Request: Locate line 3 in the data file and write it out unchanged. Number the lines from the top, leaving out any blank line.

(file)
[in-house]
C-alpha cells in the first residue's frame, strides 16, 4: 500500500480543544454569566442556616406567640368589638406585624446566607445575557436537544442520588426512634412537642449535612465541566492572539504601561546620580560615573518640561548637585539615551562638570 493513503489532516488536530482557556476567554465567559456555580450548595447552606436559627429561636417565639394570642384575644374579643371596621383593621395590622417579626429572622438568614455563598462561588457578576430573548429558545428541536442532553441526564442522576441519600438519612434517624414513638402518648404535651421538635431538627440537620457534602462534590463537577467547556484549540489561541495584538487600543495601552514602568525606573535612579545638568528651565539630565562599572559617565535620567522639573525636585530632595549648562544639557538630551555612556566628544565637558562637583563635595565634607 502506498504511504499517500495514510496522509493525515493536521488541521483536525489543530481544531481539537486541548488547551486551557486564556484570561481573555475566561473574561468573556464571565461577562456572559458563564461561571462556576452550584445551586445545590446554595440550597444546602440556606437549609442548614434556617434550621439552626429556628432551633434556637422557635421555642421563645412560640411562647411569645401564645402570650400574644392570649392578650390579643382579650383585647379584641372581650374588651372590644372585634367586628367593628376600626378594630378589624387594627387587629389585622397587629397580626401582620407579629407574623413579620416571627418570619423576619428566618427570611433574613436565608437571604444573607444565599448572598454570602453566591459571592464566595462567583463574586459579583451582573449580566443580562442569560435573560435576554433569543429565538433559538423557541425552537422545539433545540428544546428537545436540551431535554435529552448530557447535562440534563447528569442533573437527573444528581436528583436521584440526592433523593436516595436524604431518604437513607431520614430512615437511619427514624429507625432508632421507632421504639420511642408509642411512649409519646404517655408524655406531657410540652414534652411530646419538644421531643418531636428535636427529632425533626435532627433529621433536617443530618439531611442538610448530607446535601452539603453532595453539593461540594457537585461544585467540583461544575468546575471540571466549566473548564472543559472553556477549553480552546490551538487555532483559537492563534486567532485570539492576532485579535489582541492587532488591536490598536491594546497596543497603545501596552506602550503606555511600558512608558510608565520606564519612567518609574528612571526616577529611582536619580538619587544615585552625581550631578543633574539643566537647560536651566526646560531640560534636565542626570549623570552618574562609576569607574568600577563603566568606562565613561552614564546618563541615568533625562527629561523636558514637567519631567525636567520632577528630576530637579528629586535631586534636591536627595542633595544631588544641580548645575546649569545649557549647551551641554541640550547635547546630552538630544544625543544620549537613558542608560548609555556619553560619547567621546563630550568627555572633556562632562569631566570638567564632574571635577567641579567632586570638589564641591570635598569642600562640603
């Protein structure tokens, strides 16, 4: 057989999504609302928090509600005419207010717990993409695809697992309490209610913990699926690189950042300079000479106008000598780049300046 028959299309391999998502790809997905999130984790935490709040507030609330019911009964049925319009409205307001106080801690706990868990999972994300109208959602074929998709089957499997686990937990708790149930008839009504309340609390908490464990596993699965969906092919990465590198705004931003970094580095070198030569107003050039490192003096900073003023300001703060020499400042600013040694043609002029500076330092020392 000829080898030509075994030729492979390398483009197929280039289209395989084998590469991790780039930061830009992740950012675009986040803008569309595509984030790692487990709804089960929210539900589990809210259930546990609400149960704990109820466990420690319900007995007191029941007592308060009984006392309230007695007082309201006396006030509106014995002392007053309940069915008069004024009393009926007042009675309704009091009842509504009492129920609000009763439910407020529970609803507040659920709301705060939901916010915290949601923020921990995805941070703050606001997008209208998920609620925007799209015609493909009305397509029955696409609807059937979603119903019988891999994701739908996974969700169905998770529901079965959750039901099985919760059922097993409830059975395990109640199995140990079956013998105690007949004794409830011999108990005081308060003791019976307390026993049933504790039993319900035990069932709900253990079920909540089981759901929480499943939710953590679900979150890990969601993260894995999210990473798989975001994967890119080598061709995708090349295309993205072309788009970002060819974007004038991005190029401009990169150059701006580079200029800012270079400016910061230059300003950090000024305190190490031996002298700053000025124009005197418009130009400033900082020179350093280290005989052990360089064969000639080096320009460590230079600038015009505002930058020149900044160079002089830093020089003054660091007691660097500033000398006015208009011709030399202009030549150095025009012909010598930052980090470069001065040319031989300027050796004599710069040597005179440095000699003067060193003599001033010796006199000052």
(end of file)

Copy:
């Protein structure tokens, strides 16, 4: 057989999504609302928090509600005419207010717990993409695809697992309490209610913990699926690189950042300079000479106008000598780049300046 028959299309391999998502790809997905999130984790935490709040507030609330019911009964049925319009409205307001106080801690706990868990999972994300109208959602074929998709089957499997686990937990708790149930008839009504309340609390908490464990596993699965969906092919990465590198705004931003970094580095070198030569107003050039490192003096900073003023300001703060020499400042600013040694043609002029500076330092020392 000829080898030509075994030729492979390398483009197929280039289209395989084998590469991790780039930061830009992740950012675009986040803008569309595509984030790692487990709804089960929210539900589990809210259930546990609400149960704990109820466990420690319900007995007191029941007592308060009984006392309230007695007082309201006396006030509106014995002392007053309940069915008069004024009393009926007042009675309704009091009842509504009492129920609000009763439910407020529970609803507040659920709301705060939901916010915290949601923020921990995805941070703050606001997008209208998920609620925007799209015609493909009305397509029955696409609807059937979603119903019988891999994701739908996974969700169905998770529901079965959750039901099985919760059922097993409830059975395990109640199995140990079956013998105690007949004794409830011999108990005081308060003791019976307390026993049933504790039993319900035990069932709900253990079920909540089981759901929480499943939710953590679900979150890990969601993260894995999210990473798989975001994967890119080598061709995708090349295309993205072309788009970002060819974007004038991005190029401009990169150059701006580079200029800012270079400016910061230059300003950090000024305190190490031996002298700053000025124009005197418009130009400033900082020179350093280290005989052990360089064969000639080096320009460590230079600038015009505002930058020149900044160079002089830093020089003054660091007691660097500033000398006015208009011709030399202009030549150095025009012909010598930052980090470069001065040319031989300027050796004599710069040597005179440095000699003067060193003599001033010796006199000052």